Winging it in Welsh waters

1 August 2017



A commercial scale tidal generator of an extremely unusual ‘underwater flying wing’ design has been given the go- ahead by the Welsh authorities for installation on the seabed off Anglesea.


Tidal energy developer Minesto has taken an important step towards commercialisation of its Deep Green technology with the granting by consenting authority Natural Resources Wales of a marine licence for the installation and operation of a 0.5 MW generator at Holyhead Deep, a seabed depression located off Anglesea, Wales.

An Environmental Impact Assessment has been carried out and concluded that the potential impacts acts on fisheries, marine mammals, sea birds, marine archaeology and cultural heritage, as well as shipping and navigation, are ‘not significant’.

The installation in Holyhead Deep is planned for this year and it will include a single Deep Green device, a seabed foundation and a marker buoy on the surface. This is the first commercial-scale installation of Deep Green and is intended to demonstrate and prove the unique tidal energy technology and provide the basis for the company’s longer term plan to expand the site into Minesto’s first tidal energy array.

Holyhead Deep is not only Minesto’s first commercial-scale project, it is also the first low-velocity tidal energy project anywhere in the world. It has been identified as a perfect location for the installation because it matches all the site requirements – low-flow tidal velocities (1.5–2 m/s mean peak flow) at a depth of 80–100 metres, only 8 km from Holyhead, where a soon-to-be-built assembly facility will be located.

Development

The first test of Deep Green in an authentic ocean environment was completed by the end of 2011. In 2013, a prototype with a 3-metre wing was deployed in Strangford Lough, Northern Ireland and at that scale has been undergoing extensive functional and performance testing in the tidal streams there. To date, five prototypes have been built and tested. Electricity was first produced in 2009.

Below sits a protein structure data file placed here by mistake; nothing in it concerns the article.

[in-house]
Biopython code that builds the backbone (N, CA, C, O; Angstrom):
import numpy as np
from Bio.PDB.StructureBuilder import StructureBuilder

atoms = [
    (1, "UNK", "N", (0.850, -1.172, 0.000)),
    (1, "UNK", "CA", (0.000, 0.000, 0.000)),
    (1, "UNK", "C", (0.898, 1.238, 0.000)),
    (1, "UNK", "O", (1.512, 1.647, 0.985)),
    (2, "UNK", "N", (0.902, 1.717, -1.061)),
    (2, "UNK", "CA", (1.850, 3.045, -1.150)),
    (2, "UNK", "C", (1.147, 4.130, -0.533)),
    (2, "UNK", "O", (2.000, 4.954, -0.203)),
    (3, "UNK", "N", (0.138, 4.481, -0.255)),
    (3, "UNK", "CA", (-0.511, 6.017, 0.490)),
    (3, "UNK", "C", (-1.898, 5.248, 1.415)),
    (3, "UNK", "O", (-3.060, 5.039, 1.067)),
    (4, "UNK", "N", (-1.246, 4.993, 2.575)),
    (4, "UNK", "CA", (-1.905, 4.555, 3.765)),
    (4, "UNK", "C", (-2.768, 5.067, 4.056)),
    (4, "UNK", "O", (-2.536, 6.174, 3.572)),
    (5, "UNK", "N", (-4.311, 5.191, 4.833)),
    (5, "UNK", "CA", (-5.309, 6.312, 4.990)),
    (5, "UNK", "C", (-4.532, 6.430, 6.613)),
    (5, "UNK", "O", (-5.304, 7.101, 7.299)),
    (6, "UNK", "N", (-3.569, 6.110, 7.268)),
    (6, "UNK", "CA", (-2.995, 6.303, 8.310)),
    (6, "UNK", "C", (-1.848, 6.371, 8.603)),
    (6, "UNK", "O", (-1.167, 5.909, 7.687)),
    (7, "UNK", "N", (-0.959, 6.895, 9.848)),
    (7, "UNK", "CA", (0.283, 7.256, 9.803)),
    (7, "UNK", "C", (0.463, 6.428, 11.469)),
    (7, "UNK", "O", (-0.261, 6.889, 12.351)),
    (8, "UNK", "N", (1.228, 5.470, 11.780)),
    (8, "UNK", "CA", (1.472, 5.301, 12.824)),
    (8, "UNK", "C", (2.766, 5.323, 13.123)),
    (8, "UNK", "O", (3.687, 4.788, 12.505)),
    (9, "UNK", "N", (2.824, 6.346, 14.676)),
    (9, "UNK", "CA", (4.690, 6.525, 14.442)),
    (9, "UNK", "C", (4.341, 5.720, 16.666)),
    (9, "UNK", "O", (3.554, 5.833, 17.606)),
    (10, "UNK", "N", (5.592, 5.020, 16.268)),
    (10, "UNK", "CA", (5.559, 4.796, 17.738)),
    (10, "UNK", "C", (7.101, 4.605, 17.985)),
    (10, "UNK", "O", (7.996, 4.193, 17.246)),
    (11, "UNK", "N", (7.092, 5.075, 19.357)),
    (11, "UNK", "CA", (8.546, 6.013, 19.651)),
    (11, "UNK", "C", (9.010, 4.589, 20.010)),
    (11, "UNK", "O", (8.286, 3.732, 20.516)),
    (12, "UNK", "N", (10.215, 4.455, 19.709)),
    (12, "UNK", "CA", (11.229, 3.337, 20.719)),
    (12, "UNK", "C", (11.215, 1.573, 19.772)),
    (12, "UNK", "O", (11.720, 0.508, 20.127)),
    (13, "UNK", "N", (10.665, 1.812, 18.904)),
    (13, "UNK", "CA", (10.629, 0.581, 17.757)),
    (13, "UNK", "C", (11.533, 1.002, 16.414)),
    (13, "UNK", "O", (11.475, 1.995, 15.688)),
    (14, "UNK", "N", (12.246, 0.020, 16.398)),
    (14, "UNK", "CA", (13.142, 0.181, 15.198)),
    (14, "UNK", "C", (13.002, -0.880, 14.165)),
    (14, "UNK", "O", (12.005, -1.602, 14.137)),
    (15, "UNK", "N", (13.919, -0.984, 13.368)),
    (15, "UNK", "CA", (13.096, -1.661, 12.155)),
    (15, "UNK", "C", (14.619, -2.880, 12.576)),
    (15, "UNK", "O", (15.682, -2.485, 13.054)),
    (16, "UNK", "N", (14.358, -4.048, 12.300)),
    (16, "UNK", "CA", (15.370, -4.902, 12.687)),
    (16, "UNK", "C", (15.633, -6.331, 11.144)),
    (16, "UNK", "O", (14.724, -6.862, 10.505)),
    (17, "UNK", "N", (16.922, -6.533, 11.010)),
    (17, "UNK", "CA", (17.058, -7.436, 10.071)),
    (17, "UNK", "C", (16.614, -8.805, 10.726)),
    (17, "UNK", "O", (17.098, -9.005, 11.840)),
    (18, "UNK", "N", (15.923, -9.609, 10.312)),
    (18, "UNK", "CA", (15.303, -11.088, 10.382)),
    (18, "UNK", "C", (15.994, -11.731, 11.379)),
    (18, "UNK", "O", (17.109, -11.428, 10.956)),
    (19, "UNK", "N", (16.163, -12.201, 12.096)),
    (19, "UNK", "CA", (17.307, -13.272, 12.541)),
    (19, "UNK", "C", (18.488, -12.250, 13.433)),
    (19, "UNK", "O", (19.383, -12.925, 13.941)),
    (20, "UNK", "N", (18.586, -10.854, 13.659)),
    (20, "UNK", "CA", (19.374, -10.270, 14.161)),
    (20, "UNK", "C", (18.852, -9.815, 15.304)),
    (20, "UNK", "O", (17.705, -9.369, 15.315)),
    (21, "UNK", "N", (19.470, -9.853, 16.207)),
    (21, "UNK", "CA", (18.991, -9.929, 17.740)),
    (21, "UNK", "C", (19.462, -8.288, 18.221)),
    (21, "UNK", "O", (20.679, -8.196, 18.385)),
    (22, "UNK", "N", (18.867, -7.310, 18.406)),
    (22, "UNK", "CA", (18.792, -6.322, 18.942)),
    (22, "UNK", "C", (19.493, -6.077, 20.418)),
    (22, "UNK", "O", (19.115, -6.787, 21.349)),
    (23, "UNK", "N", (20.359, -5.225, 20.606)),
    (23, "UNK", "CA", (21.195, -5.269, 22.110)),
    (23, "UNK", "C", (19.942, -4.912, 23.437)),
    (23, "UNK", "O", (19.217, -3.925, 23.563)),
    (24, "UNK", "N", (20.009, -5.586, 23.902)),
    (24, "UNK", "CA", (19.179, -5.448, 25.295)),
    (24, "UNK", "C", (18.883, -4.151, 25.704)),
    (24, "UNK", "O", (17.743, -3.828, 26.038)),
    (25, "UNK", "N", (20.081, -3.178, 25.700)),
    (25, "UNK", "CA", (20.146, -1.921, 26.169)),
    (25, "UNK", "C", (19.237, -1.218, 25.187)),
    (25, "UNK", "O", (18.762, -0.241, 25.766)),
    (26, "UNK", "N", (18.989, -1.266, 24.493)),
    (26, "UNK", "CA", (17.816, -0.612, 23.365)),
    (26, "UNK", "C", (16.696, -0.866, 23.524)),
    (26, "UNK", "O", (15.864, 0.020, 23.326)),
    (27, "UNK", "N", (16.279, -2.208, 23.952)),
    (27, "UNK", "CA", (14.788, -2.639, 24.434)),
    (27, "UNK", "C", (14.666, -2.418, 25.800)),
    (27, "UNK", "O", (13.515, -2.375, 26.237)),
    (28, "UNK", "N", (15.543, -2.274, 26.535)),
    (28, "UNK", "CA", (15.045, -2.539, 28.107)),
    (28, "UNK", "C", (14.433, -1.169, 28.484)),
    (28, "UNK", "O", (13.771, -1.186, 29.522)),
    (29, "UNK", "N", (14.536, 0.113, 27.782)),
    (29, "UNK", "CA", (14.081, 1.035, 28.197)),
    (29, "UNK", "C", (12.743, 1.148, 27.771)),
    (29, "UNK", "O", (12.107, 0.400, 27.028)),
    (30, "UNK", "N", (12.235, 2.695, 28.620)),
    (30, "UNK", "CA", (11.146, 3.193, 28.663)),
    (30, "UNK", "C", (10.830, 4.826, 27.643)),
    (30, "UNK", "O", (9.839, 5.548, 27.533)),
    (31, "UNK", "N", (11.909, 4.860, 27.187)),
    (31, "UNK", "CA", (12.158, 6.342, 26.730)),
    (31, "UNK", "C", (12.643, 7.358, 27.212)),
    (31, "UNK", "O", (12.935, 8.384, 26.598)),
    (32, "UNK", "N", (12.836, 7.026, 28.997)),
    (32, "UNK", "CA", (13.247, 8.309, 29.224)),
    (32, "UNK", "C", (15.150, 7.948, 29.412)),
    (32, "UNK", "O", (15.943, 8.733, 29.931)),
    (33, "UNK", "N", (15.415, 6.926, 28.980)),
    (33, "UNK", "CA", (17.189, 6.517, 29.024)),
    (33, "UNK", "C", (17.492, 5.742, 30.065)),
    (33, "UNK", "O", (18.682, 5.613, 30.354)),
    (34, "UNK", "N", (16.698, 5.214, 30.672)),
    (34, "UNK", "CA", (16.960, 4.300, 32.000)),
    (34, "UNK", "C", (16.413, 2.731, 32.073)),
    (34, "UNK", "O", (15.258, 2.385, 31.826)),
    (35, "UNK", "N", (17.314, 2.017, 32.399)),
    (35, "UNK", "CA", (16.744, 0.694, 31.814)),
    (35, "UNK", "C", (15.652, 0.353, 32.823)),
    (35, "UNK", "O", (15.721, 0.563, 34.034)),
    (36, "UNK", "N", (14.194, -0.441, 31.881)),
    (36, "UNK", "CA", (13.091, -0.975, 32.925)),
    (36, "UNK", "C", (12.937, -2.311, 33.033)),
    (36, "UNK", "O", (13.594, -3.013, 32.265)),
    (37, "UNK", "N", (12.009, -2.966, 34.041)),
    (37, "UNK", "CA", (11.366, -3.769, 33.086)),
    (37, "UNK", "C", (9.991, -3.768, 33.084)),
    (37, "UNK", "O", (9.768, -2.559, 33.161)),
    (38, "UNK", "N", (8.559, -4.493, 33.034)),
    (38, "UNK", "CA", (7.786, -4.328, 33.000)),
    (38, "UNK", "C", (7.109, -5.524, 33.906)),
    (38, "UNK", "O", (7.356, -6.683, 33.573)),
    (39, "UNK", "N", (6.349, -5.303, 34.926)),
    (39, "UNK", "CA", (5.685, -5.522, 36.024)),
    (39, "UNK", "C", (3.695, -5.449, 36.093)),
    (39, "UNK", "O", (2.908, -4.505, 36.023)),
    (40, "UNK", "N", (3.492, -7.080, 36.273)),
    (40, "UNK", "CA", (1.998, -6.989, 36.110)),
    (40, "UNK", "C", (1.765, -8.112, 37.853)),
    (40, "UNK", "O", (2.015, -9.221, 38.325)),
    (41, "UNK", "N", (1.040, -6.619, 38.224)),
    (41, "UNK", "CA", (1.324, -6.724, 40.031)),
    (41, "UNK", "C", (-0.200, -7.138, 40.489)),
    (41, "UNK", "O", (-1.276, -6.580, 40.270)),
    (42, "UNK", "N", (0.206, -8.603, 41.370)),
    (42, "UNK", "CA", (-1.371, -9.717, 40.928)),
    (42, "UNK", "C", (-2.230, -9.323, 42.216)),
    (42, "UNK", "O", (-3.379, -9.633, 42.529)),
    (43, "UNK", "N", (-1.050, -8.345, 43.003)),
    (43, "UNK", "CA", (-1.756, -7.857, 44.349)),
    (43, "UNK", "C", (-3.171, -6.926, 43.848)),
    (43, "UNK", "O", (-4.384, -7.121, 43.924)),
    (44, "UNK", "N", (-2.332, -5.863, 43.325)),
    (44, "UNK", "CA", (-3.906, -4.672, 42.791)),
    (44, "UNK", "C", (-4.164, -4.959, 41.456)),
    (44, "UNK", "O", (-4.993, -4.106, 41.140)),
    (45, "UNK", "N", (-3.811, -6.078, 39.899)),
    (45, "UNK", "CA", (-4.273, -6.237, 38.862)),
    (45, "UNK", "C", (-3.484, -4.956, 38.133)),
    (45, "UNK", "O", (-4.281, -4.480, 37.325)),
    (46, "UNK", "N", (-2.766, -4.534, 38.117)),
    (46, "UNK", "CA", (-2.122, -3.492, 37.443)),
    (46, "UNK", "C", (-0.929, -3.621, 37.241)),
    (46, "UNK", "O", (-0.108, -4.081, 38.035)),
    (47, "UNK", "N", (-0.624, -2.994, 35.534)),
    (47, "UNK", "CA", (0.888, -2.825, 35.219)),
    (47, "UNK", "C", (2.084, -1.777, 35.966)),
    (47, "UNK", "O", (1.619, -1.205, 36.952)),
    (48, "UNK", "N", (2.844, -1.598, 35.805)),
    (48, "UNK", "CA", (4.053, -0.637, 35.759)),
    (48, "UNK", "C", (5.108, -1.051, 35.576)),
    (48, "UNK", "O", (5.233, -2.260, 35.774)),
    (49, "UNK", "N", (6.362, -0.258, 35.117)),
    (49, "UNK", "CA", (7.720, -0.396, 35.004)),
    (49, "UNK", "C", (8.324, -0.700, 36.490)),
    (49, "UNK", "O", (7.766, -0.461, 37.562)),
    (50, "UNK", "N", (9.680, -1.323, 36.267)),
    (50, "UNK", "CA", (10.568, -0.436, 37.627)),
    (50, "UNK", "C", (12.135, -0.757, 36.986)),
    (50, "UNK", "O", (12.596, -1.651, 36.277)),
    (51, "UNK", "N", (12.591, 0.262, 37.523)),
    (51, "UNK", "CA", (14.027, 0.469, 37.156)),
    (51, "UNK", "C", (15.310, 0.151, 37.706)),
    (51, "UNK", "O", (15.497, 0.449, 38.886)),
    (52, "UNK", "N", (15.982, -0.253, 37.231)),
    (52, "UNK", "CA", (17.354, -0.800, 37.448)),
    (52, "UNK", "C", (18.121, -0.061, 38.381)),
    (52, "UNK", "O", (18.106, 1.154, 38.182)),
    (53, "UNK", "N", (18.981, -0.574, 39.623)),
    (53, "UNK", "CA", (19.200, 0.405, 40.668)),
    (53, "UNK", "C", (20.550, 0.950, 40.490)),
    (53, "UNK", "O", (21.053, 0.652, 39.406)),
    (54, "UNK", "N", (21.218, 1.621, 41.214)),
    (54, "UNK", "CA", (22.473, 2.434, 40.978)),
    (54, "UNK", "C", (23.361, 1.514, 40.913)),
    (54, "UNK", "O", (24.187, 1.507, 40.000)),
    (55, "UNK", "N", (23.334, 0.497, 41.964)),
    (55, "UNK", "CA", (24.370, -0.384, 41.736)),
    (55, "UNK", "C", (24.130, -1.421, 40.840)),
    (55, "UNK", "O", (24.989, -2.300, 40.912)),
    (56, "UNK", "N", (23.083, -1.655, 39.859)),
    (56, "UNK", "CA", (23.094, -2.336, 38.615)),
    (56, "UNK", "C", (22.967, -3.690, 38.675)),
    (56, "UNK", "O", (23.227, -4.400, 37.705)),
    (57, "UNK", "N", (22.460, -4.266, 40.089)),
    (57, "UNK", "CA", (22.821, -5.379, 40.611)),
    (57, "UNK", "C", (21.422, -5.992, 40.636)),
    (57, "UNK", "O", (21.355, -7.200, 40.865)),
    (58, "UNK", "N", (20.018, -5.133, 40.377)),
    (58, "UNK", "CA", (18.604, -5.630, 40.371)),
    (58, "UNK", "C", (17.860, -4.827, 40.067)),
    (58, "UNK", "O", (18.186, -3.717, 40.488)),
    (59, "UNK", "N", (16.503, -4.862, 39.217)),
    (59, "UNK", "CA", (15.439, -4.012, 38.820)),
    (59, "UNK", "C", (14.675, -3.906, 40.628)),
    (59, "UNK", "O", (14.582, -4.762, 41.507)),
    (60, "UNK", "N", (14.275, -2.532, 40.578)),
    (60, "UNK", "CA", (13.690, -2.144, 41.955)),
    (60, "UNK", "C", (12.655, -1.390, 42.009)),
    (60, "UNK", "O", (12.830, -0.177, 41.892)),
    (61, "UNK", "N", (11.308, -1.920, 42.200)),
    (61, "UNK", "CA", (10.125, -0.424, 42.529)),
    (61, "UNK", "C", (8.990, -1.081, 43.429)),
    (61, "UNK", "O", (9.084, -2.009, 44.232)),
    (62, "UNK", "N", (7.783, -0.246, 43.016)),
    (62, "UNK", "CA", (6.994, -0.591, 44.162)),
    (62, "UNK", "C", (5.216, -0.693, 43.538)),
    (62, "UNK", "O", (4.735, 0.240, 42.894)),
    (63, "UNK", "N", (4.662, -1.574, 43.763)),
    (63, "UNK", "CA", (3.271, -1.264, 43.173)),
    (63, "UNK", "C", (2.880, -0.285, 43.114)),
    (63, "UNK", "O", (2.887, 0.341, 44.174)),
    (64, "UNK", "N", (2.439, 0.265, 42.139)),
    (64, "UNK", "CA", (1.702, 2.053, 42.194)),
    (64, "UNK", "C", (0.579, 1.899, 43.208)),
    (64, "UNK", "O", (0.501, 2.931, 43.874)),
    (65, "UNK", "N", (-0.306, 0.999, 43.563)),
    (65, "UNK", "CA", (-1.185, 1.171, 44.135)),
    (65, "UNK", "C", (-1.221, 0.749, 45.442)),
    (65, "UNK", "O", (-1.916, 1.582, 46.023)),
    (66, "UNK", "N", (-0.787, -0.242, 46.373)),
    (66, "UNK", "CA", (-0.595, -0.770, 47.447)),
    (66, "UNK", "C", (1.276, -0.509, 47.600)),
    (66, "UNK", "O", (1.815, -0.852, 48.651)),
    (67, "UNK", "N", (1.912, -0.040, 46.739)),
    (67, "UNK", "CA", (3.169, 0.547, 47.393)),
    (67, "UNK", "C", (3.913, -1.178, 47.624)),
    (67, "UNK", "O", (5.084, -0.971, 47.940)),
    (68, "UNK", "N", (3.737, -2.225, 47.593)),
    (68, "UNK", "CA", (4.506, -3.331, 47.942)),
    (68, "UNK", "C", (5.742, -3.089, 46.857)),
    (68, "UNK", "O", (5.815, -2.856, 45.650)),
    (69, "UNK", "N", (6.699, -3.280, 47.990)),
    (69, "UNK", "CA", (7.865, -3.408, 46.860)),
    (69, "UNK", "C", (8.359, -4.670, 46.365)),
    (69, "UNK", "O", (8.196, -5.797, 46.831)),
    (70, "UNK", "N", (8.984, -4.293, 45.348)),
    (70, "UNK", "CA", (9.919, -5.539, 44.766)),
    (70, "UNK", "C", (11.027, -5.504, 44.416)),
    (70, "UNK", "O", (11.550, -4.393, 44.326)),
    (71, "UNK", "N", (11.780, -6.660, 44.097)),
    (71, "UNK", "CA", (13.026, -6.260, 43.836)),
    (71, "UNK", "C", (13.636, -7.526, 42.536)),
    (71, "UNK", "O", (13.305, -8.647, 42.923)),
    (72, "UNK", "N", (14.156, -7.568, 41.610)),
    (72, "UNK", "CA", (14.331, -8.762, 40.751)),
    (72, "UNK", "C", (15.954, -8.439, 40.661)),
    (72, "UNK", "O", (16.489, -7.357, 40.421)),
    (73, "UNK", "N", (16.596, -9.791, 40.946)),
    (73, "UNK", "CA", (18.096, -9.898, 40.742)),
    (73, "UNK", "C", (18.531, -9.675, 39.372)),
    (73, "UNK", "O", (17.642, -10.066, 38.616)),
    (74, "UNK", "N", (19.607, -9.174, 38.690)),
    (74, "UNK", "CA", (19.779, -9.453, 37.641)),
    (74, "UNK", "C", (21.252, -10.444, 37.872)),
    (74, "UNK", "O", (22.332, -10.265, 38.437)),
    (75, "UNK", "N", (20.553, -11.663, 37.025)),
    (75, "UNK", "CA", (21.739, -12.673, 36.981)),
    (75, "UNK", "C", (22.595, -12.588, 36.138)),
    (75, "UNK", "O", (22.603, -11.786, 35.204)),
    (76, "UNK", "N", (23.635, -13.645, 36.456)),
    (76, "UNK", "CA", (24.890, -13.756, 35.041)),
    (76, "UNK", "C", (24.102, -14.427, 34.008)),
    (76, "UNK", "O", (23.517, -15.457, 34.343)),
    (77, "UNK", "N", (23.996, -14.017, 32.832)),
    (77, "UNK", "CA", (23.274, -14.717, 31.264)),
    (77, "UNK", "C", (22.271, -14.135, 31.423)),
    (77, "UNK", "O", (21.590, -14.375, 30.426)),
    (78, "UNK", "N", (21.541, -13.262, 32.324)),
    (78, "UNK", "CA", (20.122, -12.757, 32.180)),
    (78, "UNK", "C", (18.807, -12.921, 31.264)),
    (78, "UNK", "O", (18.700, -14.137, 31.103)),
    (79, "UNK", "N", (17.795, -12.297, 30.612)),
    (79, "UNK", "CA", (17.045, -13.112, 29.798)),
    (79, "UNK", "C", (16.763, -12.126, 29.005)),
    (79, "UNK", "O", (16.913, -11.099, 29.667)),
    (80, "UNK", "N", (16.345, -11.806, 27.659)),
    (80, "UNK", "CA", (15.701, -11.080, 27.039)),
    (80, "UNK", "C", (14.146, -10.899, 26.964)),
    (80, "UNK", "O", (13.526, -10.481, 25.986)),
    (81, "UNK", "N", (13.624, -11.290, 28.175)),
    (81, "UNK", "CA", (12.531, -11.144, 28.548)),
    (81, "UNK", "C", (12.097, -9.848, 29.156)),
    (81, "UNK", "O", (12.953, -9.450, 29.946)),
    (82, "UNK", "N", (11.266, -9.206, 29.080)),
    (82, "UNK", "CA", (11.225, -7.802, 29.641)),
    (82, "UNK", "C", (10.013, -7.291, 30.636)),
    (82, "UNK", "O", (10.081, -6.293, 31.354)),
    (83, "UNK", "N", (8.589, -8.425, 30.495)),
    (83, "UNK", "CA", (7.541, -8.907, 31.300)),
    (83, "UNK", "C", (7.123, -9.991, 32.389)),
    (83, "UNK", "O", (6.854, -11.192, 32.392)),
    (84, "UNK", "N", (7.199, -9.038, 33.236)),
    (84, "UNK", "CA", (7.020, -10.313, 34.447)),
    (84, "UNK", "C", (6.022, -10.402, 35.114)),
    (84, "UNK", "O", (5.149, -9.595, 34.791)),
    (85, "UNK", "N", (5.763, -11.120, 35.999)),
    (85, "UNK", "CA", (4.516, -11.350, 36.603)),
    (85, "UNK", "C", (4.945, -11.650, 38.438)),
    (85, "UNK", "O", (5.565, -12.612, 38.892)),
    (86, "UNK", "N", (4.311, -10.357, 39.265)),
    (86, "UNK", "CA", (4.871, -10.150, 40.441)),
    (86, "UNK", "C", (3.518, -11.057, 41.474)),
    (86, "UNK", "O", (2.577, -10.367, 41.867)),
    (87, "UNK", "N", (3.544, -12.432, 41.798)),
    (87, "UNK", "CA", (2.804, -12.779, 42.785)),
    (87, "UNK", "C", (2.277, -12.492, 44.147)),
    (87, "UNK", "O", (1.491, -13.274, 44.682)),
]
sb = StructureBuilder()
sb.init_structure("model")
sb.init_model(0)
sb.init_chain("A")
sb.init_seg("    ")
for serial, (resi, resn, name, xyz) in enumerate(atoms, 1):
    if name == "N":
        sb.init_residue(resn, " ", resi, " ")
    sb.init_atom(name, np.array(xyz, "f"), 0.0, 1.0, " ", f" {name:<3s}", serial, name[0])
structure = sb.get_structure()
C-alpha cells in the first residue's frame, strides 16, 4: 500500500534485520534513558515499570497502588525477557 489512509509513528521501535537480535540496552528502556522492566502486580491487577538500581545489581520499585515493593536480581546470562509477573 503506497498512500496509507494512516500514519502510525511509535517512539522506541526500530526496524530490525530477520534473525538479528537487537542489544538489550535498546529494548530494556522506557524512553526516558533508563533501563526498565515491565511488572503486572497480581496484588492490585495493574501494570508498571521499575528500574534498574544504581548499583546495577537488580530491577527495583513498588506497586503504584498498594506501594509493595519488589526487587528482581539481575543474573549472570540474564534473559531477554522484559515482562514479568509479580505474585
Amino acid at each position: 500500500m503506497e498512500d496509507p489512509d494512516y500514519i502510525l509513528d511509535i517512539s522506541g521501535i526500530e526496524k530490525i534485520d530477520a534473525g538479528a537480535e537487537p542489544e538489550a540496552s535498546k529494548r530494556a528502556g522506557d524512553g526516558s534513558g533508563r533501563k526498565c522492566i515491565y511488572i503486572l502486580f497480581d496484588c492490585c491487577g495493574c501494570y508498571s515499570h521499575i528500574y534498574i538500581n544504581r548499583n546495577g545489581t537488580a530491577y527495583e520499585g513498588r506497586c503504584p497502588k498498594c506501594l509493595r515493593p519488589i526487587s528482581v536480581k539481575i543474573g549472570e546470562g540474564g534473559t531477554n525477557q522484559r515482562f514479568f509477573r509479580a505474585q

Then in June 2014 Minesto was awarded a lease by The Crown Estate for a 10 MW installation in Holyhead Deep, of the coast of Wales, and in April this year a marine licence to allow construction. Developing the site into a commercial tidal energy array will be done in three phases. In a first step, one 0.5 MW Deep Green demonstrator will be installed, with the aim of prove functionality and power production performance at commercial scale. This step is now well underway. Commissioning of the demonstrator is planned for later this year.

How it works

What makes Deep Green different from other tidal energy technologies is the wing, the size of the turbine and the fact that the power plant is ‘flying’ under water. The wing carries the turbine through the water in a figure-of-eight trajectory, sweeping a large area at a relative speed that is several times the actual speed of the underwater current.

The cubic speed/power relationship amplifies by a factor of a hundred or more the electricity produced by the power plant’s generator compared to that produced by a stationary turbine. It also means that the device can make use of much lower speed currents – about half that needed by the more commonly seen horizontal axis structures fixed to the seabed.

Claimed advantages

Deep Green produces electricity at sites with low velocities, between 1.2 and 2.4 m/s, and depths between 60 and 120 metres. Minesto claims that it is the only plant that can do this cost effectively. It is very light, can be installed and serviced from a small vessel, it can be detached for service ashore, and it can operate in tidal or ocean currents, including those at energies too low for competing technologies.

Expansion plans

Following successful deployment and testing, more Deep Green devices will be installed and the site will be gradually expanded into a 10 MW array. Earlier this year Minesto announced plans to expand the installed capacity in Holyhead Deep to 80 MW in due course, using a deploy-and-monitor approach. Minesto has submitted a scoping report to the UK consenting authorities, the Marine Management Organisation and Natural Resources Wales, asking for their scoping opinion for development of the 80 MW site.

The company hopes that ultimately the site will attract investors and create opportunities for sales of Deep Green power plants. An in-depth study by Xodus Group analysing the site’s capacity concludes that the 9 sq km area for which Minesto currently holds a Lease Agreement from the Crown Estate for 10 MW is suitable for future deployment of up to 80 MW installed capacity. 

Tidal Power
Tidal Power The Deep Green wing describes a figure-of-eight path, generating power from the attached rotor blades
Tidal Power Protoype testing at Strangford Lough, N Ireland


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